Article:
• Are you having health issues right now? Do you have a condition that could flare up during the semester?
    • Are you doing OK financially? Are you having any issues with financial aid?
    • How are you doing with keeping up with your courses? Do you have a good advisor who can help you plan out your time here?
    • Is your housing OK? Are you having any disability-related issues with your housing, roommates, or family?
    • Do you need any emotional or physical help right now to be safe from bullying, violence, and harassment?
    • Do you feel welcome on campus? Are you having any trouble getting disability accommodations for events, student organizations, work-study, and other aspects of campus?
    • Do you feel OK talking about your disability with close friends? Do you have people to support your religion, culture, identity, and interests?
    • Is transportation an issue for you? Are you able to get around campus, access buildings, and find parking?
    • Are you having any trouble using campus services, like dining services, counseling, study abroad, computer labs, health services, career services, financial aid, the rec center or athletics, chaplain offices, performing arts, cultural centers, tutoring centers, or other groups on campus?
  2. List the classes you’re taking.
  3. If you’ve been to class already, what are your favorite parts of each one? What will be easy or fun for you? Focus on these things. Write about some things you are looking forward to this semester, or aspects or courses that will be interesting, challenging, or engaging for you.
  4. Think about your courses and what may be difficult for you. What might require accommodations? Think about some accommodations that may help address these issues.

Examples of challenges and accommodations

  Possible challenges Possible accommodations
  • Attending morning lectures or classes
  • Missing classes if I’m sick or in the hospital
  • Getting to classes on time if buildings are far apart.
  • Working out accommodations for attendance and make-up policies
Participating in class
  • Hearing the instructor or other students
  • Seeing presentations or things written on the board
  • Taking notes during class
  • Participating in discussion
  • Writing in class
  • Doing field trips, field work, job placements, or internships
  • Extensive memorization of vocabulary or formulas in required
  • My medication may affect me (explain how)
  • Movies and videos will need captions
  • Participating in small group discussion
  • This is a new subject or type of course for me and that may be a problem (explain why)
  • Interpreters, technology solutions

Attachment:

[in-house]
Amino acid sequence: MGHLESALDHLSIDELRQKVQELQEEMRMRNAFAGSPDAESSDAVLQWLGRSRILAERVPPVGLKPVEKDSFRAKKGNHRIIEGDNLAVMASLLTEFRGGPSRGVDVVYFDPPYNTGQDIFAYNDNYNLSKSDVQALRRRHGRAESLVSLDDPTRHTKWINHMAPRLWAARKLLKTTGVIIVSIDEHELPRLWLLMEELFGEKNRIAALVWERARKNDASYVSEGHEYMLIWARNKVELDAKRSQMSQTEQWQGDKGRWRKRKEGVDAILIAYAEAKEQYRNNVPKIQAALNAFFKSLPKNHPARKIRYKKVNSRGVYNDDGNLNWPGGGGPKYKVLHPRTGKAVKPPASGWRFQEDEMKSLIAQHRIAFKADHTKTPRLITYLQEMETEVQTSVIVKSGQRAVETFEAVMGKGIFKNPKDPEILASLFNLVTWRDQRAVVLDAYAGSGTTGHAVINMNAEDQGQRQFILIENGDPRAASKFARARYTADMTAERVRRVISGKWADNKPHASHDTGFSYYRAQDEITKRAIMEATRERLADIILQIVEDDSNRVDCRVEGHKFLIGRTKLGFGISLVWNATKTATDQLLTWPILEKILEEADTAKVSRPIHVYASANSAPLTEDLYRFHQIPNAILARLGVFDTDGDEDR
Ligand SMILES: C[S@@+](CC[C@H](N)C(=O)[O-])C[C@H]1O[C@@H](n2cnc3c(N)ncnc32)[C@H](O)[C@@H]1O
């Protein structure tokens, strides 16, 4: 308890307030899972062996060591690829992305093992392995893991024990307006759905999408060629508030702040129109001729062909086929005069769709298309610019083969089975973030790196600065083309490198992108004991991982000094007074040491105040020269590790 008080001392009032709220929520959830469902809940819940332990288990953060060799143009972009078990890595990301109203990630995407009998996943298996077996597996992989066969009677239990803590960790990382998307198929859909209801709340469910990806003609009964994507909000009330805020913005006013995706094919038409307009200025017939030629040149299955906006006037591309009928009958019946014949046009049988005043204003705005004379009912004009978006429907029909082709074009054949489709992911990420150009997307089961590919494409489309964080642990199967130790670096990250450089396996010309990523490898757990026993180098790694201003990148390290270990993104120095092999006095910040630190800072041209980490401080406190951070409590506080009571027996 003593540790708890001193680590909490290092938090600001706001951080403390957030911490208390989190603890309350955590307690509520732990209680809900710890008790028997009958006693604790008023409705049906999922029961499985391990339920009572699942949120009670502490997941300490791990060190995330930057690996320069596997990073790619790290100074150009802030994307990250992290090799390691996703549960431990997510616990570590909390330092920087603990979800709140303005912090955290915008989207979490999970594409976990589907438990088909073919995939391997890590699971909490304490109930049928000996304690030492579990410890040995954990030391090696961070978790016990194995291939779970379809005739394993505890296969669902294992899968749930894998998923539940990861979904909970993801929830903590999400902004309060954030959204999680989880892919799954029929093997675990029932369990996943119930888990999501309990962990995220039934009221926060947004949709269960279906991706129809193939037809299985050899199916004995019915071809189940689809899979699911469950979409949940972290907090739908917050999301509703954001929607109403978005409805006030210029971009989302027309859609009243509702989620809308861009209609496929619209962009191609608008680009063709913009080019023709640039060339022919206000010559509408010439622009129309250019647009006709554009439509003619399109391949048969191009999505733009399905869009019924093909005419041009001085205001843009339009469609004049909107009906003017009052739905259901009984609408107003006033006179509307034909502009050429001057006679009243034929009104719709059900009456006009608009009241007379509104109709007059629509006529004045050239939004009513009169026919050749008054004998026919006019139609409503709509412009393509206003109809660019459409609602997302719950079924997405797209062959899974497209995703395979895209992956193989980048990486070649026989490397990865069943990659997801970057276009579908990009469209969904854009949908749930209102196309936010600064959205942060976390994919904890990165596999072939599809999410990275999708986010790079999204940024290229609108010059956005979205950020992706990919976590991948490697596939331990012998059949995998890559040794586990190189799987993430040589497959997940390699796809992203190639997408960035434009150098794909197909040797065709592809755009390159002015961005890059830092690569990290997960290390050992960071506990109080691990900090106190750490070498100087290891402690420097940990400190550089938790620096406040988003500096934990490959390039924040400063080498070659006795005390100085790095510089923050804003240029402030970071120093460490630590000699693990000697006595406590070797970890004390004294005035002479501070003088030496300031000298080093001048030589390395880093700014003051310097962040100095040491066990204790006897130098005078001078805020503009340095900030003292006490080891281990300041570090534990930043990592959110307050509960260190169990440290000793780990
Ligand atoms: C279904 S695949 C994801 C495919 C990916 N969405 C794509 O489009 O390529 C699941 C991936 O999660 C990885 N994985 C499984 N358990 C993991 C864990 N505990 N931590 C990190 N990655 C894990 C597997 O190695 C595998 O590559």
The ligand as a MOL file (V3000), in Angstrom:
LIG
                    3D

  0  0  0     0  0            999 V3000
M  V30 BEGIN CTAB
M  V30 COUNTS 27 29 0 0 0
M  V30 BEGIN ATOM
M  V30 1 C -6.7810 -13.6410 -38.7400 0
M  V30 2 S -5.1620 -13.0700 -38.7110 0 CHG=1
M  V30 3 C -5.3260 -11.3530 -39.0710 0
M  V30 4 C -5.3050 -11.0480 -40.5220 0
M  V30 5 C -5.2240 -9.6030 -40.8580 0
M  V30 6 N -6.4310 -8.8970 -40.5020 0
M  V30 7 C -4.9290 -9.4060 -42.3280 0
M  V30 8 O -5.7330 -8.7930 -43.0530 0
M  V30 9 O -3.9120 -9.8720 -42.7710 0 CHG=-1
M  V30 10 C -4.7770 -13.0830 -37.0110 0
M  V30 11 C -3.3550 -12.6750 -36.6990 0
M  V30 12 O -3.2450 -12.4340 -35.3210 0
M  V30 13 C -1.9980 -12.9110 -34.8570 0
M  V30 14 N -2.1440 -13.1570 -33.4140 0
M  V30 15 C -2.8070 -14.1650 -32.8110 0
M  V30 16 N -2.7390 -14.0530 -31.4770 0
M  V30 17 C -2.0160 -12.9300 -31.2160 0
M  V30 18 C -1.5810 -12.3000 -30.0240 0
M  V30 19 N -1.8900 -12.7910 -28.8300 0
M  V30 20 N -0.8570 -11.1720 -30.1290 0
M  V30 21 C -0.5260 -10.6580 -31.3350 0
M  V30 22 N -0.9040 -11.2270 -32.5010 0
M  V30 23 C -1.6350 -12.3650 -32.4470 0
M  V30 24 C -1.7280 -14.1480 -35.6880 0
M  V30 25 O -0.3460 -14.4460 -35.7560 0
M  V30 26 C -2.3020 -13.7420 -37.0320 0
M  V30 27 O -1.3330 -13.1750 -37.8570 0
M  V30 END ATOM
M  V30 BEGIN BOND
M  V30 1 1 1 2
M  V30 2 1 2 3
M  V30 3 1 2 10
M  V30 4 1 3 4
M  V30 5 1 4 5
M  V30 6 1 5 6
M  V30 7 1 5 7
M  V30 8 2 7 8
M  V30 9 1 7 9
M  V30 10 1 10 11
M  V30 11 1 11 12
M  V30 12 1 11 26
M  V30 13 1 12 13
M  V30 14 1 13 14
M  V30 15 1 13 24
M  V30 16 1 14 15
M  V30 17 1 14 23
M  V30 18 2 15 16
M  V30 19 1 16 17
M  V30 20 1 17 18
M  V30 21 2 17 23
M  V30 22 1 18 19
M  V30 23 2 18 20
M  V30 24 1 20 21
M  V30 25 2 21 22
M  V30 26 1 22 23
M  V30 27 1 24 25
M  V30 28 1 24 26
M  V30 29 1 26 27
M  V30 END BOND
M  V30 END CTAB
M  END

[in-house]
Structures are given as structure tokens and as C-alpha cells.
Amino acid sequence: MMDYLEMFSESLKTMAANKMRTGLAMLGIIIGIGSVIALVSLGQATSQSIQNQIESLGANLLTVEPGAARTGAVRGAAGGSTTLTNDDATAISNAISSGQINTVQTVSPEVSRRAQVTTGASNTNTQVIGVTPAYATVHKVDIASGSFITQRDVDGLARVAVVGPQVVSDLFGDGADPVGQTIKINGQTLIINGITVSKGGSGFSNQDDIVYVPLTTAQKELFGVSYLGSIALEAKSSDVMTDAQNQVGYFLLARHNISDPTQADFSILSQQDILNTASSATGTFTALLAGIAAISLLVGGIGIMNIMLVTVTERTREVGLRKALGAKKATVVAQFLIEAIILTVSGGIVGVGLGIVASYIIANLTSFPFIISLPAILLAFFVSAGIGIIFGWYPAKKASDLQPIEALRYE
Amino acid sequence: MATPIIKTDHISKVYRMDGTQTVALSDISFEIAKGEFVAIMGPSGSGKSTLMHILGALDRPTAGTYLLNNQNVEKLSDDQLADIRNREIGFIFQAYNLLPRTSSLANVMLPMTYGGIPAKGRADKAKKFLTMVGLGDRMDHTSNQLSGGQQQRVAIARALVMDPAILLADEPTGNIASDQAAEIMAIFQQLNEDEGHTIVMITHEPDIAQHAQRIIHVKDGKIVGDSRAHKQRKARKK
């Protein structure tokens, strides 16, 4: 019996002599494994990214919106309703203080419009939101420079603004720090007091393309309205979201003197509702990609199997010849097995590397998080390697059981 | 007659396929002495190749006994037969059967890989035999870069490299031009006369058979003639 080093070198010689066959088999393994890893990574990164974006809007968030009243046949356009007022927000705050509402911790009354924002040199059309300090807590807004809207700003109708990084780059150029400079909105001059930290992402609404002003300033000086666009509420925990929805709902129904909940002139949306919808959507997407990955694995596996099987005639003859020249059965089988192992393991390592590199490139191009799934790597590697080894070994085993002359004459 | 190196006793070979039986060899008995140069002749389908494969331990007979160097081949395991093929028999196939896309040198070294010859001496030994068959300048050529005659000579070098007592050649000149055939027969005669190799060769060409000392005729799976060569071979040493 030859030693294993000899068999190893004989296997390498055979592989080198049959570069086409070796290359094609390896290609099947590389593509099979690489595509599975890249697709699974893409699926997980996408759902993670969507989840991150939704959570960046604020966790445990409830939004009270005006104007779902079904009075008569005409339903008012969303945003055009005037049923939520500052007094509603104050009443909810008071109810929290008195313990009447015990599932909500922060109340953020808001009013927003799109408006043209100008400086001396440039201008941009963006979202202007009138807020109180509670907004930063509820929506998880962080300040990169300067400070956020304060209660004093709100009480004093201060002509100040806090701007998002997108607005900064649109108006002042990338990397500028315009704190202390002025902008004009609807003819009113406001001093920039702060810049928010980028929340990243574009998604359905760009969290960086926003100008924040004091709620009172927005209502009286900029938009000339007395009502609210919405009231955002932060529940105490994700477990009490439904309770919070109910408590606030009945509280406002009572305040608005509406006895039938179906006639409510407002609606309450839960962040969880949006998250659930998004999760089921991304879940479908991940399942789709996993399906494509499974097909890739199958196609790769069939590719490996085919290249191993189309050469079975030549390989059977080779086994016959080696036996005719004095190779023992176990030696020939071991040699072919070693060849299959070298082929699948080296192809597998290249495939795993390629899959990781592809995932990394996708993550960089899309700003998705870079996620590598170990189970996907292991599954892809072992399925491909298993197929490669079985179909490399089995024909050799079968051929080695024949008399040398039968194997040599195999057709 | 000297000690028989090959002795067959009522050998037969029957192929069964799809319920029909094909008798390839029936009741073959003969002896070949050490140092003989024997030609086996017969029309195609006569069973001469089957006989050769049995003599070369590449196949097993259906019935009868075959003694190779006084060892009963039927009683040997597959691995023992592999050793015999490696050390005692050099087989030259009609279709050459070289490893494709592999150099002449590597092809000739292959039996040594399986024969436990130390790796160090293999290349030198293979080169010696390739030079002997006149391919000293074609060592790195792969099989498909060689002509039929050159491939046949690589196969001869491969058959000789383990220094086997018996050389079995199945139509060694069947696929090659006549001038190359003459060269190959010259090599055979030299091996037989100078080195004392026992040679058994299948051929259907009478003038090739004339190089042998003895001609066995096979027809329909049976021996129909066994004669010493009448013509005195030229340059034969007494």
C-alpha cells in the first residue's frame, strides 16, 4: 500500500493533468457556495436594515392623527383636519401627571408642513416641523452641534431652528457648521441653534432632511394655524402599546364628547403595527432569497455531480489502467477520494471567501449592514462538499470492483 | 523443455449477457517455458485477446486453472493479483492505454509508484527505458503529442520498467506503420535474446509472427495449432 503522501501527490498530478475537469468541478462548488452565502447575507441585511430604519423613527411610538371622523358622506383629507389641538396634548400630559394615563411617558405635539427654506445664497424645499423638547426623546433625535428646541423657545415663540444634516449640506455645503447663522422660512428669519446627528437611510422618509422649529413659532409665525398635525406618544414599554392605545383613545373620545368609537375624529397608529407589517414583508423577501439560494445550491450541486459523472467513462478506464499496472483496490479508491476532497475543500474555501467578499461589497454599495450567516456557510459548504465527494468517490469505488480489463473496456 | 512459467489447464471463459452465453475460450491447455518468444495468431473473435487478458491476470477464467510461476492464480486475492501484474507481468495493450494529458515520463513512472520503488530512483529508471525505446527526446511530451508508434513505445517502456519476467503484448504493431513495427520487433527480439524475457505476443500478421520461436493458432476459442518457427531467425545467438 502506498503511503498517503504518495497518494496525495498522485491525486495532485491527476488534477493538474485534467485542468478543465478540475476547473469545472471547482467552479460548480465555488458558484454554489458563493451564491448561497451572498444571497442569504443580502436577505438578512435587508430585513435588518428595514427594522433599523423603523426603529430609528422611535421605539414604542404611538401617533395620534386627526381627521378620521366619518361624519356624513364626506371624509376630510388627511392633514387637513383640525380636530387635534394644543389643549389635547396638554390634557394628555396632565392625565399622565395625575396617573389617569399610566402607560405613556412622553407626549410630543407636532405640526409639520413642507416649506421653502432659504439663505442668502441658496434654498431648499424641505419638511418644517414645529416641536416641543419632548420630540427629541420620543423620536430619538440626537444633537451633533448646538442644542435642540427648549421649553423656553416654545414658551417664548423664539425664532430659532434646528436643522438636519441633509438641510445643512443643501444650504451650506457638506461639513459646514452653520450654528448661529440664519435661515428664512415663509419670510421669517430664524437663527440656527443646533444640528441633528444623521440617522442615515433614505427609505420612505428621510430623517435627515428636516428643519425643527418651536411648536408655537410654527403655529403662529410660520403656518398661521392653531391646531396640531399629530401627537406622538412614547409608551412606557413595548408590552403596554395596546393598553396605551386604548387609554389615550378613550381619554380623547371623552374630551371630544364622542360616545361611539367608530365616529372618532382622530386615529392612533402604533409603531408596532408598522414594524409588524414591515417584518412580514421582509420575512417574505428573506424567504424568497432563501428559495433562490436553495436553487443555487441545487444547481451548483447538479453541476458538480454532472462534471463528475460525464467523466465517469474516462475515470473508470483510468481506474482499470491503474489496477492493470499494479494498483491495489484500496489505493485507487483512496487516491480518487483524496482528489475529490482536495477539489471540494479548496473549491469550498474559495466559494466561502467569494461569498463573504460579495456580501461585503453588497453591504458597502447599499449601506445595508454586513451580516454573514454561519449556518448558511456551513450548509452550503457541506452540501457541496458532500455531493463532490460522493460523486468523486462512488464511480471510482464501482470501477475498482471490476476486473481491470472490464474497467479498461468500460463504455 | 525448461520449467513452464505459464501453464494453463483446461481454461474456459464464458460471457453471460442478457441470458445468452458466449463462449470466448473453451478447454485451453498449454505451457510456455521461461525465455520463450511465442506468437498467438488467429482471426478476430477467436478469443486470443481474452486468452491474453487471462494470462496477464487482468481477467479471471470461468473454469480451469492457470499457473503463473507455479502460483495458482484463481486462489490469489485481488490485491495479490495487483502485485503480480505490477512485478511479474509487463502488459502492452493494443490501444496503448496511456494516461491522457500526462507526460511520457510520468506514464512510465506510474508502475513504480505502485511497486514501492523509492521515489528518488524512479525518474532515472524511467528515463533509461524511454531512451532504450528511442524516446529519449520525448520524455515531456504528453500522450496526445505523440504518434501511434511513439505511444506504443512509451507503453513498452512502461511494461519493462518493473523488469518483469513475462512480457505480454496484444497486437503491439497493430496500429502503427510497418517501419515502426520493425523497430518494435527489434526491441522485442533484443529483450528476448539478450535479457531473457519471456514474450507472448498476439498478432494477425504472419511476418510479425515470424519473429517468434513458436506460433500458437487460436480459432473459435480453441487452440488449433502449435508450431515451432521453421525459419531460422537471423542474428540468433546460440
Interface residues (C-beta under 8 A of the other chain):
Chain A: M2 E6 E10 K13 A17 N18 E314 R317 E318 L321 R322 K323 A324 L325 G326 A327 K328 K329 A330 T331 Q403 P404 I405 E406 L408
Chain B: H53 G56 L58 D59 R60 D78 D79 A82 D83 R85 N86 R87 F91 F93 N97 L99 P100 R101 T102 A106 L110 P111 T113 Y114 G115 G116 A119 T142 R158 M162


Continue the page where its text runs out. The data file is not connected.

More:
• Preferred seating
  • Having the professor describe what’s on the board
  • Notetakers or notes from the professor
  • Scribe for class or being able to type in class
  • Audio recording class
  • Accommodations for off-campus sites
  • Ability to use notes or “crib sheets”
  • Captions for movies and films
  • Heads up about group work or supports when group work is required
  • Ability to use a fidget device
  • Frequent bathroom breaks without permission
  • Being able to leave the room briefly for self-care
  • Reading standard textbooks or handouts in class
  • Very heavy reading requirements
  • Some of the content might be emotionally difficult
  • Getting e-books or digital text
  • Receiving handouts before class
  • Getting a heads-up about certain content
Physical activity and access
  • Using equipment for labs or activities
  • The classroom is new, recently renovated, or in poor condition – chemical sensitivities may be an issue
  • Moving around the classroom
  • The classroom will need to be in an accessible building
  • The classroom will need different furniture
  • Orientation to the building and classroom before the first day of classes
Testing and homework
  • Taking quizzes or tests
  • Getting homework done on time
  • Doing oral presentations
  • Writing essays or research papers
  • Getting into the classroom or moving around physically if it’s not accessible
  • Test accommodations, such as extra time, non-distracting room, a scribe, background or white noise, noise-blocking headphones
  • Being able to leave the room briefly for self-care
  • Supports for oral presentations or papers
Managing my course load
  • Organizing class readings and assignments
  • Interacting with faculty and other students
  • Access to extra tutoring sessions or strategies instruction at tutoring center or disability services
  • Help with facilitating communication with my facility

For more information, visit the NCCSD Clearinghouse.

For more information about your rights and responsibilities visit the Office for Civil Rights of the U.S. Department of Education.

Reviewed: August 2020